“Cape Town is a scramble juncture of culture and history where people meet and go. People from Japan also came here at different periods for unknown ventures and became part of the evolution of Africa. This inspiration strengthens our commitment to this land and makes us look forward to working toward common aspiration, achieving prosperous and peaceful Africa.

“There are some 240 Japanese residents in the Cape, many of them are permanent residents who have strong affection and identity with the local community. Recently we are also observing encouraging signs of Japanese investment in the Cape. Since 2016, no less than 6 major Japanese companies opened their offices with investments, including; Nomura International and Panasonic.

“These companies form part of 140 Japanese companies which have a growing interest in and have set up base in South Africa, most of these bases overseeing operations throughout the whole of Sub-Saharan Africa. They are very eager to seek further partnerships in sectors including Automotive, Energy, Mining, Science/Technology and Innovation.

“Japan is willing to make a sizable contribution in the form of investment to South Africa, the significance of Japanese investment being not only on capital but with robust sharing of success models, expertise, experience and human resource development.

“Throughout the past 70 years after World War II, the Japanese Government has been sharing its experience and industrial expertise through Official Development Assistance. The remarkable emergence of economies in Asia is testimony of what can be achieved through the sharing of experience and now our focus is more on the African continent.

“Japan, being a former underdeveloped nation with experience of overcoming devastations, has strong aspirations of making contributions towards sustainable and inclusive development of the world.

“It is a happy and honoured coincidence that this year the world celebrates the 100th anniversary of the birth of the late President Nelson Mandela who was released from Drakenstein Correctional Centre (formerly Victor Verster Prison) in February 1990.

“In recalling Mr Mandela, I am honoured to have been the first Japanese person to have met him after his release. Mr Mandela used to have a strong interest in the reconstruction of Japan, and how the nation demonstrated ownership and resilience to become the master of its own destiny.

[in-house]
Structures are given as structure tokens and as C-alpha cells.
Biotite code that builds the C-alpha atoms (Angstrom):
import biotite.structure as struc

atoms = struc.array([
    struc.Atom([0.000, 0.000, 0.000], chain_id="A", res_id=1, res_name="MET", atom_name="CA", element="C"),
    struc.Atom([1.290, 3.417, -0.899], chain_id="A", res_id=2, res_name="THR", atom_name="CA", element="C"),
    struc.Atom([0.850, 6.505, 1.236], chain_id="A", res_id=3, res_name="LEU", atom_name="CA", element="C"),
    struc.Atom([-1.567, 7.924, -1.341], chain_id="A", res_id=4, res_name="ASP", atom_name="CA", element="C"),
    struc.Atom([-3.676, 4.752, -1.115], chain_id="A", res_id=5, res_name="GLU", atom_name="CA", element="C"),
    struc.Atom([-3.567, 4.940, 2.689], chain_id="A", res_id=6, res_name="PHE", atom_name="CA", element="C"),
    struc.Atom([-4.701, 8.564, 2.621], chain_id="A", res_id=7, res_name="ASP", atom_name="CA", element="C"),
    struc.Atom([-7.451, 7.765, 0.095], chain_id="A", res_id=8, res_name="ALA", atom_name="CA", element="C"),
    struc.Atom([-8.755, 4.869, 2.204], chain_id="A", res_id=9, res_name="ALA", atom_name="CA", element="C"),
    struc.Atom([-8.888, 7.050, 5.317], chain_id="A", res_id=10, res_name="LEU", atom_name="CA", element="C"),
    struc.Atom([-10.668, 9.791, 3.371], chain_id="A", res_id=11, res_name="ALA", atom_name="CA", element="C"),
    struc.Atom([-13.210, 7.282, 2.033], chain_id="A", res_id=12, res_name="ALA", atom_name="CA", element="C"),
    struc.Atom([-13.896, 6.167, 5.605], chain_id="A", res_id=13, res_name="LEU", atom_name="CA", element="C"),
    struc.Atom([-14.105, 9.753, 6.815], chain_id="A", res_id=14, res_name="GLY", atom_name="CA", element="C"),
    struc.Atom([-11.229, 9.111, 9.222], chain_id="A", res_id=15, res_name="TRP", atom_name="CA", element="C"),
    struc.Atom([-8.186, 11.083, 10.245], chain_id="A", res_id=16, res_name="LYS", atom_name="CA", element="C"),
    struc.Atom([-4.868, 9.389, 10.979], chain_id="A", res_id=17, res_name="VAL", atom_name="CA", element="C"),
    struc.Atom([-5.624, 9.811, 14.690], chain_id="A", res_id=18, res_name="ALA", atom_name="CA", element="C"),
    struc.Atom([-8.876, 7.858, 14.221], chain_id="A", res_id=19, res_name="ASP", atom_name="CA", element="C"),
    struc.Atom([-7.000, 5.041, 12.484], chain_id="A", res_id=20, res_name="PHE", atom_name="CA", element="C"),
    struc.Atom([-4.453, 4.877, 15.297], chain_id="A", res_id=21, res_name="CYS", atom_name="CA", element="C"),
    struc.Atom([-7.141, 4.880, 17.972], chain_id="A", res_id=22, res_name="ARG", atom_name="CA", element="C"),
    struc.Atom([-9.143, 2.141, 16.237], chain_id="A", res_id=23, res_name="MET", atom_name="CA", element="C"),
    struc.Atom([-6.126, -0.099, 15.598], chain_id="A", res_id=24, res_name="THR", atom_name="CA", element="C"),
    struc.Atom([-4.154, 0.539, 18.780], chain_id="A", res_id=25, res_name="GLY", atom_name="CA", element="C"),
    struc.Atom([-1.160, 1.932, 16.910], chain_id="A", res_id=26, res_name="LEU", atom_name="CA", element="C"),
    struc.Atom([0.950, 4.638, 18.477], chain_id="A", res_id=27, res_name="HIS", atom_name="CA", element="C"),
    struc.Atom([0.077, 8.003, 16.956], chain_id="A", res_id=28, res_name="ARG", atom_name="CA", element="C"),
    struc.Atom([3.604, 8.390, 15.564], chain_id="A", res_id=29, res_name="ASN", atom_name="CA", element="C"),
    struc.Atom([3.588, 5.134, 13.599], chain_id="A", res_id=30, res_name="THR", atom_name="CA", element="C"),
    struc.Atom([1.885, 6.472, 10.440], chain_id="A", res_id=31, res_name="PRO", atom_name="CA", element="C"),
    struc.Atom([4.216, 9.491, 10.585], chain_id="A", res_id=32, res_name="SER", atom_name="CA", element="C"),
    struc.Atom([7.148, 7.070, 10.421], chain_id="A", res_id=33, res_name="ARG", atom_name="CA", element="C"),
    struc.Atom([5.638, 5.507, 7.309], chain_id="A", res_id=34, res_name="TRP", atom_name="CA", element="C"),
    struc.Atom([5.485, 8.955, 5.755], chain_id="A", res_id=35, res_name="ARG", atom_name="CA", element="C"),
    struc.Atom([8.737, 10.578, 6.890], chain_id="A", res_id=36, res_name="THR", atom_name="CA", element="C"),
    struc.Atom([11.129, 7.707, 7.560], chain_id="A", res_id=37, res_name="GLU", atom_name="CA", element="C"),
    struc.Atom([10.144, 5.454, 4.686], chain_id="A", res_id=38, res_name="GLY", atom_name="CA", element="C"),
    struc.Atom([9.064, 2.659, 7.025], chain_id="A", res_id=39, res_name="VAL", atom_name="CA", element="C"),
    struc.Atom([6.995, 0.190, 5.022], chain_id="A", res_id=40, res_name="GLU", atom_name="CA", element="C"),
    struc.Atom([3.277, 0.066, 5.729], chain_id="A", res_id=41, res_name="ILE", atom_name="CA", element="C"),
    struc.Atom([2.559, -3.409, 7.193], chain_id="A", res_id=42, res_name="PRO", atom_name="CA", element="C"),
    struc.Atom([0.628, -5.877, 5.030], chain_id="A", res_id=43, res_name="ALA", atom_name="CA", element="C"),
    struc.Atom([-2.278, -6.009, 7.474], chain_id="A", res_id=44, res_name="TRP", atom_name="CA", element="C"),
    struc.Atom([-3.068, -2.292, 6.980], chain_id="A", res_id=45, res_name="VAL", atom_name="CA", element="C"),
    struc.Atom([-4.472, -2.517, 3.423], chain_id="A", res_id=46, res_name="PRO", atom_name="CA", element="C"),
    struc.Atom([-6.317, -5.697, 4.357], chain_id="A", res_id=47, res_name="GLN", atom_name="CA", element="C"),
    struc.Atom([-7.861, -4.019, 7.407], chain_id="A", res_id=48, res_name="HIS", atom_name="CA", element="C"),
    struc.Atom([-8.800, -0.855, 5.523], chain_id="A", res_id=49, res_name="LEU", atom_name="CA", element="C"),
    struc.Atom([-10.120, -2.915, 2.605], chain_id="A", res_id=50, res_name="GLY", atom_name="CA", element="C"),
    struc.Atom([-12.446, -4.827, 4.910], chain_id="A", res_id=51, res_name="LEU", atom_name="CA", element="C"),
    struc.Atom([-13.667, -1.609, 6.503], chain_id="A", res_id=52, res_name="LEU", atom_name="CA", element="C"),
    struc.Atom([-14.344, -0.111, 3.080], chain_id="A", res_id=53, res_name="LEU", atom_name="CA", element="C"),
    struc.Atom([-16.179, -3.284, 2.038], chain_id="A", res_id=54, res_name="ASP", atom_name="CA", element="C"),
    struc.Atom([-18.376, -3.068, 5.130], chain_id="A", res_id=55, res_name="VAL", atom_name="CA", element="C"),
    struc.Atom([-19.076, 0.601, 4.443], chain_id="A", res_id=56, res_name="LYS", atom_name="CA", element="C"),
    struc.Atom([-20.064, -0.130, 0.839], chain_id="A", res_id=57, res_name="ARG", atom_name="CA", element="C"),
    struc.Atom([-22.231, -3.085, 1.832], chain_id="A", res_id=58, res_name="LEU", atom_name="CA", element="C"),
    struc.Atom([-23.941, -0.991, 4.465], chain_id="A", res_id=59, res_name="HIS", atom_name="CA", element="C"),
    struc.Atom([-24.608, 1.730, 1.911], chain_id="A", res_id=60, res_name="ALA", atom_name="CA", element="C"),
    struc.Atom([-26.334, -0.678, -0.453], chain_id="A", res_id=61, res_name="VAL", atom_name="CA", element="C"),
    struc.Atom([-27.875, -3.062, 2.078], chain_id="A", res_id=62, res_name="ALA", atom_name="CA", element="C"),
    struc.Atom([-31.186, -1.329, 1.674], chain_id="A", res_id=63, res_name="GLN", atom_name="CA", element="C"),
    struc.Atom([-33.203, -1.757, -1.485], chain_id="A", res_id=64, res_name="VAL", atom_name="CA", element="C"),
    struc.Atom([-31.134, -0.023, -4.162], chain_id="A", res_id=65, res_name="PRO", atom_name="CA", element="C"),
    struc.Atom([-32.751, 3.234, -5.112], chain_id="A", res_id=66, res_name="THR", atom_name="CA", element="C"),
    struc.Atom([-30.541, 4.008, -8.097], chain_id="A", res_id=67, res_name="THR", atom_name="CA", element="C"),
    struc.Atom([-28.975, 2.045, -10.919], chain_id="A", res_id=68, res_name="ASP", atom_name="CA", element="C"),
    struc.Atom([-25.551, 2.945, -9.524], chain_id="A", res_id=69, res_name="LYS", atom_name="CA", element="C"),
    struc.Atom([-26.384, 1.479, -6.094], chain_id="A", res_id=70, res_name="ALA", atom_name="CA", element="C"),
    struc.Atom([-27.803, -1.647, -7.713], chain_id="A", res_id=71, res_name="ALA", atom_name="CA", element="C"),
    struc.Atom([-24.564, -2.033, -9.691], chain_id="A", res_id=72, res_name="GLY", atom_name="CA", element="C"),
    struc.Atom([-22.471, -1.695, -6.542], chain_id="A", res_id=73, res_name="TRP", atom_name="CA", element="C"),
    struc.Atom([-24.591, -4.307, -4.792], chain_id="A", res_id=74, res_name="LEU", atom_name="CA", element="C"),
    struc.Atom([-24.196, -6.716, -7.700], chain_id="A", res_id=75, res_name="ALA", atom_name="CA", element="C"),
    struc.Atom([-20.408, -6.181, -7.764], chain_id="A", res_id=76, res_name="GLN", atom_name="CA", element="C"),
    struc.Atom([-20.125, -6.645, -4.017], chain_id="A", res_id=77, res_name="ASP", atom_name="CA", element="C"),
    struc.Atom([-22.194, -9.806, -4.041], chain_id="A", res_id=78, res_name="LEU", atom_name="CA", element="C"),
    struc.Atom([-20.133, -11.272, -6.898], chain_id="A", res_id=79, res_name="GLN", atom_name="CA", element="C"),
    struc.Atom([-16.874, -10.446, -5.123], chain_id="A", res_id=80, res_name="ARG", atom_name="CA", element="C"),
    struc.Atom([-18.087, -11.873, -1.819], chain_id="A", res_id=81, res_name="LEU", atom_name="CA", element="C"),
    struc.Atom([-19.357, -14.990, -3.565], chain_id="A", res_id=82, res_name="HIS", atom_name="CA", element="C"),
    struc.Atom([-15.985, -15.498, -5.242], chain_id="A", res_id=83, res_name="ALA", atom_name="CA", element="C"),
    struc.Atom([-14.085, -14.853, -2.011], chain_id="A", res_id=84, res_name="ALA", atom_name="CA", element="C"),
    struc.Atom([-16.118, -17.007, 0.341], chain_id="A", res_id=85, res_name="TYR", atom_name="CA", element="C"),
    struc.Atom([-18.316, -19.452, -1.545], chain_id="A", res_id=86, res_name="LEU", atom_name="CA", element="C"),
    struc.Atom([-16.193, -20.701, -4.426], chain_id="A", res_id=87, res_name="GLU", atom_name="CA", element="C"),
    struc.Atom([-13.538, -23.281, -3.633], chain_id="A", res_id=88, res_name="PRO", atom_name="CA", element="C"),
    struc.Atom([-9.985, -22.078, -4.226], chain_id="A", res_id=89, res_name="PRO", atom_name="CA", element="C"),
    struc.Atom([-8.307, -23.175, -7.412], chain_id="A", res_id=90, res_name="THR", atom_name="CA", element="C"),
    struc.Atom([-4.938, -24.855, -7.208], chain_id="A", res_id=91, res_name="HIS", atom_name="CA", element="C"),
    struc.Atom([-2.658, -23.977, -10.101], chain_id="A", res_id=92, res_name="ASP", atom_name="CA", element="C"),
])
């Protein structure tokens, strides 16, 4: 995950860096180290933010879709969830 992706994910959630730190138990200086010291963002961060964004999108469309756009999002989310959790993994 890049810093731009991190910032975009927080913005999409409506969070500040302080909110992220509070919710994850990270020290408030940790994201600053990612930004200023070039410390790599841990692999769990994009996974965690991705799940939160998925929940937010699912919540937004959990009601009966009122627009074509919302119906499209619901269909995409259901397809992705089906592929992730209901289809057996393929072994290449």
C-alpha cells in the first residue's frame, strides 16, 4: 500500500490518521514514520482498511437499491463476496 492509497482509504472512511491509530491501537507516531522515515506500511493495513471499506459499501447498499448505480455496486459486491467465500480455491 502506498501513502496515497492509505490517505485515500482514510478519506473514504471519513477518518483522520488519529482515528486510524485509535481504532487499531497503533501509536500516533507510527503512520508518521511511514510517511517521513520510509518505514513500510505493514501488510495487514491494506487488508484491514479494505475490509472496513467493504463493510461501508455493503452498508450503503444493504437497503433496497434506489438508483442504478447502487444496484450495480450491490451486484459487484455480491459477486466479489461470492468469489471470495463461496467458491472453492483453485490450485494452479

“As our Foreign Minister Kono said at the Nelson Mandela Peace Summit in New York this week, Japan commits itself to Mr Mandela’s vision for humanity and wishes to become part of the inclusive story of Africa.

“In conclusion, I hope the Ginko Survivor Tree becomes another monument of the long- standing ties between the Cape and Japan. My wish is that these seeds of friendship and peace grow well into the next 100 years.”   

Daniel Johnson, spokesperson for Dr Ivan Meyer, Western Cape MEC for Finance and also responsible for International Relations, said on dr Meyer’s behalf: “The establishment of the Japanese Consulate in Cape Town in 1918 was not only the first of its kind in Cape Town but also on the African continent and signalled the start of a relationship which has grown from strength to strength over the past 100 years.

“The nature of this relationship prompted the Japanese Government to donate a stone lantern bearing the inscription, “an appreciation to kindness and hospitality shown to Japanese Emigrants to the City of Cape Town in 1932. The kindness and hospitality, something which sadly has become such a scarce commodity in the world today, has since been reciprocated many times over.

“The planting of the sapling symbolises not only the future growth potential of this relationship, but also the resilience of a relationship that has withstood many challenges over the past 100 years but remains resolute in our commitment to make this world a better place for all our citizens.”

This is the third year the festival will be presented as a celebration of spring, renewal, diversity and our common humanity. The venue is the Arboretum next to the Berg River –  a picture-perfect, exquisite setting for a festival. 

The One World Festival happens on Saturday 6 and Sunday 7 October and gates open at 14h00. Tickets cost R250 for a weekend pass and R150 for a day pass at Computicket and Shoprite and Checkers.